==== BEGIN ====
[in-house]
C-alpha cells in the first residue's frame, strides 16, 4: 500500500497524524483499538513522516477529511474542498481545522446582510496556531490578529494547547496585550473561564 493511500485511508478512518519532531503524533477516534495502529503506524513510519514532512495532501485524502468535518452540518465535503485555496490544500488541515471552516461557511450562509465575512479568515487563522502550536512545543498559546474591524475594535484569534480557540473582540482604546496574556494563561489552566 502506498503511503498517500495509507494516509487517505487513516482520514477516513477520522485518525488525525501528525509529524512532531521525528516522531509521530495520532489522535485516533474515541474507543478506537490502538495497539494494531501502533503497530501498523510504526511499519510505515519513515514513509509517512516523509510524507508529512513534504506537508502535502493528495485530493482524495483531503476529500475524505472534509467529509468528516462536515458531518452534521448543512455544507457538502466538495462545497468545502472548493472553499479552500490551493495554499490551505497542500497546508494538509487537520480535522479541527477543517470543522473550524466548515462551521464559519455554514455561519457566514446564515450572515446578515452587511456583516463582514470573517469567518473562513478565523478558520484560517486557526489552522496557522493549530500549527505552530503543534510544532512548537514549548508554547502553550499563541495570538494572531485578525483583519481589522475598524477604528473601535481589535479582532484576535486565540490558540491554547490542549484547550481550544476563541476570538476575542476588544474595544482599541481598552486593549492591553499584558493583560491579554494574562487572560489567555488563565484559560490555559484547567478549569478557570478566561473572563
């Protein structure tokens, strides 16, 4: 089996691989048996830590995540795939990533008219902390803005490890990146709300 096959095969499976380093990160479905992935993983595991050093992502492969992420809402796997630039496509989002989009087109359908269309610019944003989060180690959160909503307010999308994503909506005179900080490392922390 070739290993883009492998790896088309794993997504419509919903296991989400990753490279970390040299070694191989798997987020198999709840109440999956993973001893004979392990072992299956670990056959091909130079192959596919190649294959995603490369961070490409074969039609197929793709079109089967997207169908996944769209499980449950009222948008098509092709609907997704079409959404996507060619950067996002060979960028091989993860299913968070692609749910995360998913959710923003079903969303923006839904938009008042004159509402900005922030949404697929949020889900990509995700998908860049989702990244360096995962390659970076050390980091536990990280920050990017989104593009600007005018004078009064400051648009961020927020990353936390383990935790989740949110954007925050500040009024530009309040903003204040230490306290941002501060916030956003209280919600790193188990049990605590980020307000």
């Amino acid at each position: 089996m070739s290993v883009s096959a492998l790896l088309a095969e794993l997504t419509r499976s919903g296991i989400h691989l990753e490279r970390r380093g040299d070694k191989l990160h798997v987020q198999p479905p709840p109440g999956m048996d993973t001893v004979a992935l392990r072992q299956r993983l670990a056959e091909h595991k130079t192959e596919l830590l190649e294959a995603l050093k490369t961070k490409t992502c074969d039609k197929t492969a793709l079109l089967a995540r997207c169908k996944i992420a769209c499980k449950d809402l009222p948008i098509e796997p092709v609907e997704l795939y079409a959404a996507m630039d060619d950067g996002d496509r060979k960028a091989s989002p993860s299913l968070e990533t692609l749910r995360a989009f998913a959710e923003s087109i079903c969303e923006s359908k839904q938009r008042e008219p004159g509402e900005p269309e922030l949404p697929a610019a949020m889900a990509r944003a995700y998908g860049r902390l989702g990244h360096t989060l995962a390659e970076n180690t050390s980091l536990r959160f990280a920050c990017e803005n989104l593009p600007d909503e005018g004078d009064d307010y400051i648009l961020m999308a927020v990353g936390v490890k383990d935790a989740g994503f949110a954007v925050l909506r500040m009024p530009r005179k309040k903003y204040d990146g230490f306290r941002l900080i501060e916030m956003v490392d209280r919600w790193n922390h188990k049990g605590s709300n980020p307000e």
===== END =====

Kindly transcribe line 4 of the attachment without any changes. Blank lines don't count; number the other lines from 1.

């Amino acid at each position: 089996m070739s290993v883009s096959a492998l790896l088309a095969e794993l997504t419509r499976s919903g296991i989400h691989l990753e490279r970390r380093g040299d070694k191989l990160h798997v987020q198999p479905p709840p109440g999956m048996d993973t001893v004979a992935l392990r072992q299956r993983l670990a056959e091909h595991k130079t192959e596919l830590l190649e294959a995603l050093k490369t961070k490409t992502c074969d039609k197929t492969a793709l079109l089967a995540r997207c169908k996944i992420a769209c499980k449950d809402l009222p948008i098509e796997p092709v609907e997704l795939y079409a959404a996507m630039d060619d950067g996002d496509r060979k960028a091989s989002p993860s299913l968070e990533t692609l749910r995360a989009f998913a959710e923003s087109i079903c969303e923006s359908k839904q938009r008042e008219p004159g509402e900005p269309e922030l949404p697929a610019a949020m889900a990509r944003a995700y998908g860049r902390l989702g990244h360096t989060l995962a390659e970076n180690t050390s980091l536990r959160f990280a920050c990017e803005n989104l593009p600007d909503e005018g004078d009064d307010y400051i648009l961020m999308a927020v990353g936390v490890k383990d935790a989740g994503f949110a954007v925050l909506r500040m009024p530009r005179k309040k903003y204040d990146g230490f306290r941002l900080i501060e916030m956003v490392d209280r919600w790193n922390h188990k049990g605590s709300n980020p307000e």